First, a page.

The Israeli Cabinet decided on Saturday night to unilaterally end its 21-day war against Islamic militants in Gaza as of 2 a.m. Sunday, bringing an end to a conflict that has left more than 1,200 Palestinians and 13 Israelis dead.
On Sunday, just hours after the Israeli statement, Hamas announced that it too was declaring a weeklong cease-fire while also demanding that Israeli troops withdraw from Gaza within the week.
After holding talks with European leaders in Jerusalem on Sunday, Israeli Prime Minister Ehud Olmert said, "We don't want to stay in Gaza, and we intend to leave as soon as possible."
Both sides traded shots after their separate announcements, but Gaza residents say the cease-fire seems to be gaining strength, and Palestinians have emerged from their refuges to assess the damage of Israel's three-week-long air and land assault against Hamas in Gaza.
Olmert told newsmen after the Saturday-night Cabinet meeting, "All of our goals have been achieved successfully. Hamas was beaten." He added, "If Hamas decides to keep shooting, we're ready to strike back forcefully." (See TIME's photos of the violence in the Middle East.)
Israel was facing rising international outrage over its Gaza offensive, in which, according to Palestinian health workers, nearly one-third of those killed were women and children. In trying to root out Hamas fighters, Israel subjected the Gaza Strip, which teems with more than 1.5 million Palestinians, to scorching fire from aircraft, naval gunships, artillery, tanks and troops backed by helicopter gunships.
The Cabinet sources told TIME there will be an interim period "to allow the dust to settle and see how Hamas reacts" before Israel decides to pull out its troops.
Ending the fighting now allows Israel to boast that it has hammered Hamas and restored the Jewish state's military might in the region, which was tarnished by its inconclusive war in 2006 against Hizballah fighters in Lebanon. Israel is also satisfied by promises made by the U.S. and Europeans to provide technical assistance that will supposedly help the Egyptians stop the flow of weapons through smugglers' tunnels to Hamas in Gaza. The U.S. pledged on Friday to help stem the international traffic of arms from Iran and other suppliers to Gaza.
But a cease-fire without Hamas and Israel's mutual consent may be the most temporary of Band-Aids. Inevitably, Hamas claimed that despite the devastation its fight with Israel has wreaked on Gaza, the best the Israelis could do was to slow but not stop the barrage of rockets arcing out of Gaza. Hamas' Gaza leader Ismail Haniyeh claimed a "popular victory" over Israel. Up until the last minute before Israel declared its cease-fire, Hamas was firing rockets. Five hit the ports of Ashkelon and Ashdod as well as the inland towns of Beersheba and Sderot. And unless Hamas is obliged by Egypt and other Arab states to sign a truce with Israel, rather than following Israel's example of declaring its own, it may be only days or weeks before the Islamists or any of the myriad militant groups in Gaza decide to take revenge for the Israeli assault and again start firing rockets into southern Israel. And that, judging from Olmert's warning, would result in Israel again pummeling Gaza.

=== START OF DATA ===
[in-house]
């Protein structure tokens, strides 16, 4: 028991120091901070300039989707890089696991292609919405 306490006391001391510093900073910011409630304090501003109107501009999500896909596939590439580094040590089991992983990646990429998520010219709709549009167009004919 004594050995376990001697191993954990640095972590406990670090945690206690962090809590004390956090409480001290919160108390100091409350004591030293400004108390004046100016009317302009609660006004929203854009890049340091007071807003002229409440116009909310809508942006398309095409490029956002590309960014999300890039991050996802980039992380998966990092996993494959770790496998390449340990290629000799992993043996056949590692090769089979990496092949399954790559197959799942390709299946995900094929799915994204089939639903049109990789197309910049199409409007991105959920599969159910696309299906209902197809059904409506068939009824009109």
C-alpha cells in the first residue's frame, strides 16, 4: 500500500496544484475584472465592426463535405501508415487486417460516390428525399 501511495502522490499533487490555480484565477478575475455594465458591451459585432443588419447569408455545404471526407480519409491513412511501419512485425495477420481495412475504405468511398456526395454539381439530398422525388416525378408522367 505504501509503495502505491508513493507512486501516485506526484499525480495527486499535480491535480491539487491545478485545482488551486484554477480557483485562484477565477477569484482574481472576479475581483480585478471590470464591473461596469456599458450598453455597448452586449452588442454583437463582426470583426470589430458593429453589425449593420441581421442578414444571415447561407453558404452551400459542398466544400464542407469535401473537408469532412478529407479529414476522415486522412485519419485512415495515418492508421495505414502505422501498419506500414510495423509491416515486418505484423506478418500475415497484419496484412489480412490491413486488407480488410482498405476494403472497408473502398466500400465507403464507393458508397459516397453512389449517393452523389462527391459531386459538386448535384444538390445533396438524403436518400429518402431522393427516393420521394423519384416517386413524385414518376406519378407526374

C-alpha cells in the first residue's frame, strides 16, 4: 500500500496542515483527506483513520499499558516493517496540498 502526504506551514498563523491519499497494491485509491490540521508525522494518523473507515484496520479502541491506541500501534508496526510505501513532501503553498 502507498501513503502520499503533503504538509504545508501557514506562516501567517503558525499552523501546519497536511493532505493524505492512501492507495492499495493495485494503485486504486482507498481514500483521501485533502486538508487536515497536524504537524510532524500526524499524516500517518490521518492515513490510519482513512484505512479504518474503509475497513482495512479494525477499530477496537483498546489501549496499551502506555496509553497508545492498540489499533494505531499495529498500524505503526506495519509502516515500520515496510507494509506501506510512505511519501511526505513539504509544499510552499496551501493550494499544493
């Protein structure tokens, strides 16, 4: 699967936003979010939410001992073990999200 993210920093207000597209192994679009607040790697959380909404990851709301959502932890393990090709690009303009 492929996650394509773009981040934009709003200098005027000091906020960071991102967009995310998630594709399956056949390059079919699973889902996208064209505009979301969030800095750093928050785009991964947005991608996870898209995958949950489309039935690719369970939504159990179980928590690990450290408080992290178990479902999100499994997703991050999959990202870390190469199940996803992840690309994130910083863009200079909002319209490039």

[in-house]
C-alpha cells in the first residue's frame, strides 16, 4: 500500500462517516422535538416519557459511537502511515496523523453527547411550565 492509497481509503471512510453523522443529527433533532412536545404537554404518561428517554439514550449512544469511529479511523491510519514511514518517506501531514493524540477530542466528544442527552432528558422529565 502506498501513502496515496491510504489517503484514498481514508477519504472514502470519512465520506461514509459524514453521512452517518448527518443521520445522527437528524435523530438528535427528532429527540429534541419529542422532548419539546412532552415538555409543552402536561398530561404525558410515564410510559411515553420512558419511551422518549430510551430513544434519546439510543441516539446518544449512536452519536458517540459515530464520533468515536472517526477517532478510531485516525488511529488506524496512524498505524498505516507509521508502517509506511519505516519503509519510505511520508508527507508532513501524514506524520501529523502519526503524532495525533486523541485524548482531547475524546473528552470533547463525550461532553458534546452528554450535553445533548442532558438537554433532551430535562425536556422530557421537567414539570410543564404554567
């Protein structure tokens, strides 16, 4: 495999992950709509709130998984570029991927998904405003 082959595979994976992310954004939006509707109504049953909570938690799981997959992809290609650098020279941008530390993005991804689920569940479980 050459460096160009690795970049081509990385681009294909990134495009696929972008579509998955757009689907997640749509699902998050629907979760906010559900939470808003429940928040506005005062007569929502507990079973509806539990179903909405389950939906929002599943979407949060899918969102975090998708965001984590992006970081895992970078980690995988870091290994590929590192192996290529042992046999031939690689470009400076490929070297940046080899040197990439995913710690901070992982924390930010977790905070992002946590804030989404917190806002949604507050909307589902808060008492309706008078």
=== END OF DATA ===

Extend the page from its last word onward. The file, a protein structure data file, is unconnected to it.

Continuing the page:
By declaring a unilateral cease-fire, Israel can argue that it is not legitimizing Hamas, which it considers to be a gang of terrorists. But even though a few of Hamas' leaders have been killed, along with hundreds of its fighters, Israel cannot pretend that Hamas no longer exists. Even beaten and bloodied, Hamas is still a force to contend with among Palestinians.
The Gaza conflict has raised Hamas' stature in the Arab world and, more important, among Palestinians. In Arab eyes, Hamas is made up of plucky champions David fighting the Israeli Goliath with homemade rockets instead of a slingshot while Israel sees Hamas as killers who hide behind their civilians and who are willing to sacrifice them for propaganda triumphs. But if Israel insists on imposing the same punitive sanctions it kept on Gaza's 1.5 million people before this war, it will only strengthen Hamas and fan the Palestinians' hatred toward Israel.
A unilateral cease-fire practically guarantees that Israel and Hamas are destined for another bloody brawl. And once again, the victims will be the Palestinian civilians whose streets and homes in Gaza are turned into a battleground.
With so much blood spilled in Gaza, it will be difficult for Israel to gauge the proper response to another provocation by Hamas. What will happen once the cease-fire begins without Hamas? If a rocket is fired from Gaza and lands in a crowded Israeli schoolyard, what then? How will Israel respond? There is not much left in Gaza to destroy.
With reporting by Aaron J. Klein / Tel Aviv